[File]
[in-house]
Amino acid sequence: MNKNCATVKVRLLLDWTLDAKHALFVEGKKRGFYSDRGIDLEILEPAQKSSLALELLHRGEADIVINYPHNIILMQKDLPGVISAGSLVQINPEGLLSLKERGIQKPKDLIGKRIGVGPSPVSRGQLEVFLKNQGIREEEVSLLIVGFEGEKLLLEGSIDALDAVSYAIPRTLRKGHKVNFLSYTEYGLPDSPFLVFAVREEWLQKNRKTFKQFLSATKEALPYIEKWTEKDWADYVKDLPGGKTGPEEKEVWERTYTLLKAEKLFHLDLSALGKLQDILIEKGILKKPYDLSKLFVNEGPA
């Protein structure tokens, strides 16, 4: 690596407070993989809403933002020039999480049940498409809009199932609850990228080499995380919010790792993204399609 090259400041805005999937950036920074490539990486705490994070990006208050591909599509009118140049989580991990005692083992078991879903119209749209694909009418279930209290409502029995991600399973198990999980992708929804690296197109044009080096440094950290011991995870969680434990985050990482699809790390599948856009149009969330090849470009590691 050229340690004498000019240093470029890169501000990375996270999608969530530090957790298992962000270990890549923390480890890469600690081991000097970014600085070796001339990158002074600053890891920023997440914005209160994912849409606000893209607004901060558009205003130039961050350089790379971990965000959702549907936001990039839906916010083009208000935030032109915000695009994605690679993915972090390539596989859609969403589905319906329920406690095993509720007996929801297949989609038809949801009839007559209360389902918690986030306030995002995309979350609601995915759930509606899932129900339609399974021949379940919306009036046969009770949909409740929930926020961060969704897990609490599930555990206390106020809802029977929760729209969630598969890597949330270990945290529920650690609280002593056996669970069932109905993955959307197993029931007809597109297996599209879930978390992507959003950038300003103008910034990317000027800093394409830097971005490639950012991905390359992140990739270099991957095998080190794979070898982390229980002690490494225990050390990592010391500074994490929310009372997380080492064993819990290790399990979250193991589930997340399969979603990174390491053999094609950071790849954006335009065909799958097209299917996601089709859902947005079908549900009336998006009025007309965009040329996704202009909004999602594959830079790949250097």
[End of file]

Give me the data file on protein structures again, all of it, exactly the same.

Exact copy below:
[in-house]
Amino acid sequence: MNKNCATVKVRLLLDWTLDAKHALFVEGKKRGFYSDRGIDLEILEPAQKSSLALELLHRGEADIVINYPHNIILMQKDLPGVISAGSLVQINPEGLLSLKERGIQKPKDLIGKRIGVGPSPVSRGQLEVFLKNQGIREEEVSLLIVGFEGEKLLLEGSIDALDAVSYAIPRTLRKGHKVNFLSYTEYGLPDSPFLVFAVREEWLQKNRKTFKQFLSATKEALPYIEKWTEKDWADYVKDLPGGKTGPEEKEVWERTYTLLKAEKLFHLDLSALGKLQDILIEKGILKKPYDLSKLFVNEGPA
């Protein structure tokens, strides 16, 4: 690596407070993989809403933002020039999480049940498409809009199932609850990228080499995380919010790792993204399609 090259400041805005999937950036920074490539990486705490994070990006208050591909599509009118140049989580991990005692083992078991879903119209749209694909009418279930209290409502029995991600399973198990999980992708929804690296197109044009080096440094950290011991995870969680434990985050990482699809790390599948856009149009969330090849470009590691 050229340690004498000019240093470029890169501000990375996270999608969530530090957790298992962000270990890549923390480890890469600690081991000097970014600085070796001339990158002074600053890891920023997440914005209160994912849409606000893209607004901060558009205003130039961050350089790379971990965000959702549907936001990039839906916010083009208000935030032109915000695009994605690679993915972090390539596989859609969403589905319906329920406690095993509720007996929801297949989609038809949801009839007559209360389902918690986030306030995002995309979350609601995915759930509606899932129900339609399974021949379940919306009036046969009770949909409740929930926020961060969704897990609490599930555990206390106020809802029977929760729209969630598969890597949330270990945290529920650690609280002593056996669970069932109905993955959307197993029931007809597109297996599209879930978390992507959003950038300003103008910034990317000027800093394409830097971005490639950012991905390359992140990739270099991957095998080190794979070898982390229980002690490494225990050390990592010391500074994490929310009372997380080492064993819990290790399990979250193991589930997340399969979603990174390491053999094609950071790849954006335009065909799958097209299917996601089709859902947005079908549900009336998006009025007309965009040329996704202009909004999602594959830079790949250097």